Second Annual NY Hot Jazz Festival

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One can’t even put into words the wonderful hot mess that was the second annual NY Hot Jazz Fest. Picture hundreds of people milling around a super swanky (albeit small) venue with thick carpeting and massive oil portraits hanging from the walls — that being The Players Club, founded by Edwin Booth in 1888 and originally a men’s club through and through, allowing the first woman to join over a hundred years later — in any number of rooms with music and entertainment: a ballroom with musicians on stage, people seated in a cluster in front and dancers swinging out near the bar in the back; walking through a high doorway with parted curtains to check out the rotating cast of stride pianists; walking to the upstairs with lower ceilings to sit on the floor in front of the stage or perhaps on one of the leather lounge chairs in the cozy library, beautiful bookshelves lining the walls, maybe even managing to dance on the carpeted floor there. Or, if you wanted a break from the live music, you could walk downstairs to check out the reel room, with curated footage of Louis Armstrong and other jazz heroes.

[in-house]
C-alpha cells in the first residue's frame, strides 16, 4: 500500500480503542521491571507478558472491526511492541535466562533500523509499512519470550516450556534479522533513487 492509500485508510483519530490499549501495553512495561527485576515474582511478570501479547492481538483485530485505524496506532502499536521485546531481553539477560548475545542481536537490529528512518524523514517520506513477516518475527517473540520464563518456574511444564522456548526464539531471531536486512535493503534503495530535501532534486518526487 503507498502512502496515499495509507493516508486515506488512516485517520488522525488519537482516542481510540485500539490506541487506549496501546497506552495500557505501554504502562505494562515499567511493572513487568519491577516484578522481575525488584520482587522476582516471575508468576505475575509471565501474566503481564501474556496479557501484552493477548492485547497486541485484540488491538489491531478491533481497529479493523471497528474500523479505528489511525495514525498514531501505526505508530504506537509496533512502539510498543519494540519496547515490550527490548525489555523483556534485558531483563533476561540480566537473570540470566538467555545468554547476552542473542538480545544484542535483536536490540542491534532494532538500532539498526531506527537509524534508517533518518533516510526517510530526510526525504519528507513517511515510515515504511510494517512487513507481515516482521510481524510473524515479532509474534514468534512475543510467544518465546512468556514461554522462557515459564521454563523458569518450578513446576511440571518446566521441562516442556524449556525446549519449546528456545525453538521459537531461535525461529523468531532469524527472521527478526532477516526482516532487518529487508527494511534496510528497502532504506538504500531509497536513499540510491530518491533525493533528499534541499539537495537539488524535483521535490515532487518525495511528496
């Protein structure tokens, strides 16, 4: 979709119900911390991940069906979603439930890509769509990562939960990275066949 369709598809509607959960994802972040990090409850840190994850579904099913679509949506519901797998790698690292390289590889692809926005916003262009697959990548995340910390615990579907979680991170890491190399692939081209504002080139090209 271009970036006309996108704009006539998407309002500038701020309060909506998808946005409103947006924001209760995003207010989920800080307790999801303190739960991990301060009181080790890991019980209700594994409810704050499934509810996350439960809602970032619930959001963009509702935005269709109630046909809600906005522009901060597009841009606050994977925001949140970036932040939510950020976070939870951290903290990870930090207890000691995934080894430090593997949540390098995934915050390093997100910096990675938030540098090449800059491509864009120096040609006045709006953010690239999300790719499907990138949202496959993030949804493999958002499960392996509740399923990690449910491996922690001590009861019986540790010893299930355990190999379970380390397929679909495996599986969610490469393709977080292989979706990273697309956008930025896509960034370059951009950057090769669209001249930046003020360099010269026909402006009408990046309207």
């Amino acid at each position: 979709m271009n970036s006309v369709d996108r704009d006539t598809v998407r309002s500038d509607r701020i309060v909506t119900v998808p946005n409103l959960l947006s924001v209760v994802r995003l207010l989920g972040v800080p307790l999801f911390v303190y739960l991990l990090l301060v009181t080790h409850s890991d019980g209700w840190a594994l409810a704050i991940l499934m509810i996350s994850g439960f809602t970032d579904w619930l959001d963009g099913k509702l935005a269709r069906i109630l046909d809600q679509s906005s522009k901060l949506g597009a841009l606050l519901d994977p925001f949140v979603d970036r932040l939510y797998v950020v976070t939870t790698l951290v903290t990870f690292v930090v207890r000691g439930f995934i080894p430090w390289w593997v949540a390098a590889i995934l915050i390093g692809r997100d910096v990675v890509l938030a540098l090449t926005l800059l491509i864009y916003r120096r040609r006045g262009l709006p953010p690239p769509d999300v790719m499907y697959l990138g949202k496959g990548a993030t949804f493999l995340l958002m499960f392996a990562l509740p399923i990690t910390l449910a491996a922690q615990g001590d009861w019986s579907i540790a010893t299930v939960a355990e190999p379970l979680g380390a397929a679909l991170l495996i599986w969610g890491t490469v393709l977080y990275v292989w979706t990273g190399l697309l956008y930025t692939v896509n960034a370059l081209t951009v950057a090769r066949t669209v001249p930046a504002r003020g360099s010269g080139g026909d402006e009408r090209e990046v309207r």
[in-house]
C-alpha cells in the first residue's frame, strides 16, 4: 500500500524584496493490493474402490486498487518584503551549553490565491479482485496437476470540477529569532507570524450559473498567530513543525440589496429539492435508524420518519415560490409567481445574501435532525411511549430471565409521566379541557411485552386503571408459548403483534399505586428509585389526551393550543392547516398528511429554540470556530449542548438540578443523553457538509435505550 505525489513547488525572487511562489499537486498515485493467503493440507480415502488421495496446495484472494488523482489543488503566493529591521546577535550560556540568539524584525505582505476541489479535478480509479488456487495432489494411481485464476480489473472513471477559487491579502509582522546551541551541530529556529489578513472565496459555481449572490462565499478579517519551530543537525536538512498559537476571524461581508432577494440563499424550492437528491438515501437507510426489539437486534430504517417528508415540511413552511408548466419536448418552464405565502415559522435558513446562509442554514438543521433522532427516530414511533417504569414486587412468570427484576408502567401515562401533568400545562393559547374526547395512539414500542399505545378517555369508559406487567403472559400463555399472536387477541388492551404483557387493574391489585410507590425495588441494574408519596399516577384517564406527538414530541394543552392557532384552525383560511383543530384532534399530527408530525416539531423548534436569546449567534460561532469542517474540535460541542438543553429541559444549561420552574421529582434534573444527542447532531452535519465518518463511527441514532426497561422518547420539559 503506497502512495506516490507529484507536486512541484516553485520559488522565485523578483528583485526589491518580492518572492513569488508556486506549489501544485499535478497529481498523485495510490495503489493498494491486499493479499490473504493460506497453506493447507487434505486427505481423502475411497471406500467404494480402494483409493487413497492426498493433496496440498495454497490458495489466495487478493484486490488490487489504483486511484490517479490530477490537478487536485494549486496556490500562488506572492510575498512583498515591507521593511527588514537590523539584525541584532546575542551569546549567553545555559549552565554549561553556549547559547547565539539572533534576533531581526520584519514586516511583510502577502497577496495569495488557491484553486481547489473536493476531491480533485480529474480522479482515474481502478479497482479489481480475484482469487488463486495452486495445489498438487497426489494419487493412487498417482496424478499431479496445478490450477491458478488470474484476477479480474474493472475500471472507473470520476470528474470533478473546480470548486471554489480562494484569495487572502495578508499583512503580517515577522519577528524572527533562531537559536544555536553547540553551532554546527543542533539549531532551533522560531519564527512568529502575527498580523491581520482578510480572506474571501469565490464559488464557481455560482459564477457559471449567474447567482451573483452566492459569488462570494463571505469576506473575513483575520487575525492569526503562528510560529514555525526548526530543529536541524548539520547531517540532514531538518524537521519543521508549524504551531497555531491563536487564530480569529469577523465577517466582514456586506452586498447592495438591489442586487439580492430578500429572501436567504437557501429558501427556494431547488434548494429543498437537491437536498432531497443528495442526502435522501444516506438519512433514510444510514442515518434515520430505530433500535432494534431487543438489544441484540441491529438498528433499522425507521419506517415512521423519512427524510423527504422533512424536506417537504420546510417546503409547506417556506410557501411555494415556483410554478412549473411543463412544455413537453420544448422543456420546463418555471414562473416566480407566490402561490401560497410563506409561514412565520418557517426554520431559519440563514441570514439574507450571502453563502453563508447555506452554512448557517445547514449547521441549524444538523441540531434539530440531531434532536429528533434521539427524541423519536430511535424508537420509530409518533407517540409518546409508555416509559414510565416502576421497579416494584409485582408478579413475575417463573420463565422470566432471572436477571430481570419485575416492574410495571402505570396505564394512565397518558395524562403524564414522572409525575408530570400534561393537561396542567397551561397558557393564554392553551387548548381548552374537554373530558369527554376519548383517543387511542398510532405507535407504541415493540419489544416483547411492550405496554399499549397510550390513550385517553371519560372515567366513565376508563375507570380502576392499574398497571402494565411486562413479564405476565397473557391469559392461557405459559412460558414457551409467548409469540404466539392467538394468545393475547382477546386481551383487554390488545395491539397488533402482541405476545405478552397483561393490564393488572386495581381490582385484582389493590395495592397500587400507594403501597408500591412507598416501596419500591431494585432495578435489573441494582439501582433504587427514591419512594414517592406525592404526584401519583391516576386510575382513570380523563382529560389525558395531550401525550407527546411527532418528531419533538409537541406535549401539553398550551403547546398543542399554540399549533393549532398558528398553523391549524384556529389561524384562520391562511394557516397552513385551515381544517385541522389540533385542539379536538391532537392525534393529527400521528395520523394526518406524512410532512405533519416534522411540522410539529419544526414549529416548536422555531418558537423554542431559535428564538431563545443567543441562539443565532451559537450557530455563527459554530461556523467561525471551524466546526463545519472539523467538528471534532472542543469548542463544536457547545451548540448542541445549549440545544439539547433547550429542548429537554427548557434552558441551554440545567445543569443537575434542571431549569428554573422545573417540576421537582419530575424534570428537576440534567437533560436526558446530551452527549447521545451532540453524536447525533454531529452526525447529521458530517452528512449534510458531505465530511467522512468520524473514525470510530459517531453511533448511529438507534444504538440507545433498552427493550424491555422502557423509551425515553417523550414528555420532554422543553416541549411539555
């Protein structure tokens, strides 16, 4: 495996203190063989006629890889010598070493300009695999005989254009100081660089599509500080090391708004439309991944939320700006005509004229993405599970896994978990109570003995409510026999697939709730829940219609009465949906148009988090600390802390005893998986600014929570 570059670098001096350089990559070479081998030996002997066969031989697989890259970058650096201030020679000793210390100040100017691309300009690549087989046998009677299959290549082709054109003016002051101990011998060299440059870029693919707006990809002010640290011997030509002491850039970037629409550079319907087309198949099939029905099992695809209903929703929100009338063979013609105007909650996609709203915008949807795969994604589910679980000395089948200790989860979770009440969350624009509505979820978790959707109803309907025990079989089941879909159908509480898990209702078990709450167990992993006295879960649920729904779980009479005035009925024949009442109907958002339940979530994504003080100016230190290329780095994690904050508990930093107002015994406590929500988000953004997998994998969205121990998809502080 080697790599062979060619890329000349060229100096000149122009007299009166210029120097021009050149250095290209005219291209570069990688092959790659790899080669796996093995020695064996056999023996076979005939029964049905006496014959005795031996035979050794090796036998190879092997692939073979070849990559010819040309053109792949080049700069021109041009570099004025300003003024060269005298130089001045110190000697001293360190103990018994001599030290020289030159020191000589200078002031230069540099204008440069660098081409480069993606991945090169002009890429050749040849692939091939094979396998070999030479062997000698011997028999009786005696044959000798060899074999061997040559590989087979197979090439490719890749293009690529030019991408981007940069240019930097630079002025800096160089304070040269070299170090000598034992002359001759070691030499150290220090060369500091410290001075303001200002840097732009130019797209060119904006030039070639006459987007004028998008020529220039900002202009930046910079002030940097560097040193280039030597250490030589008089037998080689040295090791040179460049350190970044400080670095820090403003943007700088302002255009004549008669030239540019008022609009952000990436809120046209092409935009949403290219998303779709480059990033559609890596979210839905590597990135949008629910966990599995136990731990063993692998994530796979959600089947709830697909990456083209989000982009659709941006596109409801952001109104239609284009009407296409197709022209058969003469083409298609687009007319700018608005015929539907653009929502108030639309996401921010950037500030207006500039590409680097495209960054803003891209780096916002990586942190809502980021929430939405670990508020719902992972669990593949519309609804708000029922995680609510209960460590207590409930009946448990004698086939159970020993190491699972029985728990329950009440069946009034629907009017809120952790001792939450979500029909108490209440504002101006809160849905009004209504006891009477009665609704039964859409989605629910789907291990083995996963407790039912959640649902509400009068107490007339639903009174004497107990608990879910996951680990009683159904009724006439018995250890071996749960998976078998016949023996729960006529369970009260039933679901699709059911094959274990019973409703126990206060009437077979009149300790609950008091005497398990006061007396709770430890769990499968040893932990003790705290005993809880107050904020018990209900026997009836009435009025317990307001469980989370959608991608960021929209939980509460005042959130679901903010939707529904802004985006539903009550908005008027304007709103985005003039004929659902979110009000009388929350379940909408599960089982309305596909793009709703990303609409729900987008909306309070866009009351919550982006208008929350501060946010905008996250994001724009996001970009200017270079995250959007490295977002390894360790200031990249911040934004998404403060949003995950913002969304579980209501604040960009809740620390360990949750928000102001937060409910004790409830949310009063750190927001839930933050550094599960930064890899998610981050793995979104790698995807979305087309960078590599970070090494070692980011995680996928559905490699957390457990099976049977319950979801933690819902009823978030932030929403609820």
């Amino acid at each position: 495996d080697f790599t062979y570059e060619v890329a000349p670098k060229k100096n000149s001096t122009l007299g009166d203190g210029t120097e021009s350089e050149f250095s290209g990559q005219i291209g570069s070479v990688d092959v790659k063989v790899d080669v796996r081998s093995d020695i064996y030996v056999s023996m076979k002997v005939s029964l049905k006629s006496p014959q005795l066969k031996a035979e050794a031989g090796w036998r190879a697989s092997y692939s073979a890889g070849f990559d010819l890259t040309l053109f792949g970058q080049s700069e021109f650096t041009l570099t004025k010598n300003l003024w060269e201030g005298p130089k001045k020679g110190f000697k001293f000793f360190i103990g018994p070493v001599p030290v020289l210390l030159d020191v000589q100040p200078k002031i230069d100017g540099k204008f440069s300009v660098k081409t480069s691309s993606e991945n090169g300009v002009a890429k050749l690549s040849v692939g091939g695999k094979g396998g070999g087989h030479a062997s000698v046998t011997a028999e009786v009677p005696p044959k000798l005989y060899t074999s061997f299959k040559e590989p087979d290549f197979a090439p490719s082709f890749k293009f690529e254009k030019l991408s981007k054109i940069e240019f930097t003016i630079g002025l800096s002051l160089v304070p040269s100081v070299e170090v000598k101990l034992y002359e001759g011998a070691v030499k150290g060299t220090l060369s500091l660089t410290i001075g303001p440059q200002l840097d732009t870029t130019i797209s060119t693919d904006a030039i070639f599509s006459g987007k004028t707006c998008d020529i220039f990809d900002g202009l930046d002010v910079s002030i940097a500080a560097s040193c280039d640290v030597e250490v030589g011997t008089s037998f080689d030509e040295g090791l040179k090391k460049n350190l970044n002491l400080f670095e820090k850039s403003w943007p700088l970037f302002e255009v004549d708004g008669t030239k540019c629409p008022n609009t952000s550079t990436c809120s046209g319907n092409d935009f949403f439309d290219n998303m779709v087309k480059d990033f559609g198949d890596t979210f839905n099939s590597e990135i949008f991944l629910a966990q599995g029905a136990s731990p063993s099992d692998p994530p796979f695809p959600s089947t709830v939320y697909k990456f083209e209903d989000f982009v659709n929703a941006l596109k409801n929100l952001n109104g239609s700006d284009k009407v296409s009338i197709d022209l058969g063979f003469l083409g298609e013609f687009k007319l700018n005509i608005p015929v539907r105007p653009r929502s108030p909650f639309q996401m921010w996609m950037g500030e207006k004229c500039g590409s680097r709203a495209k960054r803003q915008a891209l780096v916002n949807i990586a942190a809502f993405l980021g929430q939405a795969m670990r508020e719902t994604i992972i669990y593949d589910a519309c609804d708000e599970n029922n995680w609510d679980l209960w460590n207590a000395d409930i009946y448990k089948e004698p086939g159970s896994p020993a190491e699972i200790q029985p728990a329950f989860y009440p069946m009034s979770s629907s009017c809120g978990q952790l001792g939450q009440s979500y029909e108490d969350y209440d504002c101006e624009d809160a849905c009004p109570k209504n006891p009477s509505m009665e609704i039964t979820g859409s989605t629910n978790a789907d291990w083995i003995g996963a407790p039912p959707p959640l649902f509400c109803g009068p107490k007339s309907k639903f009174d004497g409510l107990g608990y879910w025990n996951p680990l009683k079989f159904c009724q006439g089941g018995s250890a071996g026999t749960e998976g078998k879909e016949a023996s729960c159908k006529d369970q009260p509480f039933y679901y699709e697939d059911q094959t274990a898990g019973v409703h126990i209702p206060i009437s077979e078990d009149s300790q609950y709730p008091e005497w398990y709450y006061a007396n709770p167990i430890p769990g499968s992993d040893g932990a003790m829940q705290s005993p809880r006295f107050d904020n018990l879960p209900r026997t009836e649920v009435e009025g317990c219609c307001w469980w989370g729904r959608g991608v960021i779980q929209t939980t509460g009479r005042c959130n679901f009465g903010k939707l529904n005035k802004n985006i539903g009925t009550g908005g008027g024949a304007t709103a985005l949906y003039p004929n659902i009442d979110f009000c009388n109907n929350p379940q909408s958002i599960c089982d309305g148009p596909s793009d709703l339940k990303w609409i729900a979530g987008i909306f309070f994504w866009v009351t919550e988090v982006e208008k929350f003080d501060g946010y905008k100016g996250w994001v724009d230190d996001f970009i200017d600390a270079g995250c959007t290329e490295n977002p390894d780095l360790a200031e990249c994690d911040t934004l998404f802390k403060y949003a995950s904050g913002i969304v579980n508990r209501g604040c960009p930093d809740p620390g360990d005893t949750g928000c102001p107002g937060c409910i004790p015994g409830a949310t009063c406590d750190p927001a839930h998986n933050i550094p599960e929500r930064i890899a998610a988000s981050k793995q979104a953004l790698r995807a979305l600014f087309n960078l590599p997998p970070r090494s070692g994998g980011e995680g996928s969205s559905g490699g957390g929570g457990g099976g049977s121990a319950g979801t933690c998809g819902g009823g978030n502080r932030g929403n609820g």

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The sheer magnitude of both the number of NYC performers as well as their incredibly high caliber was truly outstanding, and people came from as far as Tokyo for the event. The first half (1-6:15pm) — featuring Emily Asher’s Garden Party, The Hot Sardines, Vince Giordano and the Nighthawks with Catherine Russell, Dan Levinson‘s Gotham SophistiCats, Cynthia Sayer & Sparks Fly, The Xylopholks, the Scrub Board Serenaders, Frank Vignola & Vinny Raniolo, and pianists Peter Yarin, Mark Shane, Jerron “Blind Boy” Paxton, and Dalton Ridenhour — drew mostly an older, more reserved crowd. The area in front of the stage in the ballroom was lined with rows of chairs reserved for VIP ticket holders but The Hot Sardines, rabble-rousing rule breakers that they are, invited dancers to come up front halfway through the band’s set. In fact, the band even had their own dancer with them, an incredible tapper named Eddie Francisco. He offered both visual and auditory excitement, making percussive sounds with his feet even when he wasn’t dancing, and the band brought the house down. However, it’s safe to say Vince Giordano and the Nighthawks drew the biggest surge of people crowding into the ballroom. An amazing musician, band leader, and scholar (he has a house he lives in and a separate one just for his collection of records and old sheet music), Giordano is the man responsible for the stellar Boardwalk Empire soundtrack, among many other projects, and is helping to keep the traditions of 1920s and 30s jazz alive through playing and educating. He is respected by fans and other musicians alike, such as trumpeter Mike Davis who was also playing at the festival with several bands including his own. Several people I talked to mentioned how excited they were to see Mike Davis’ New Wonders, a newly formed band that plays a lot of 20s material arranged by Davis himself — a music history enthusiast and budding scholar in his own right — and trombonist Josh Holcomb, both recent Manhattan School of Music graduates. Despite the jazz festival being only their third official gig these guys have all even playing with each other in one band or another for years, and Davis has a stellar group that was simultaneously cool AND hot. There were many generations of musicians represented at the festival and it was great to see the older, well established ones like Vince Giordano and Dan Levinson as well as (so far) relative unknowns of the younger generation who will perhaps someday take the place of those they admire.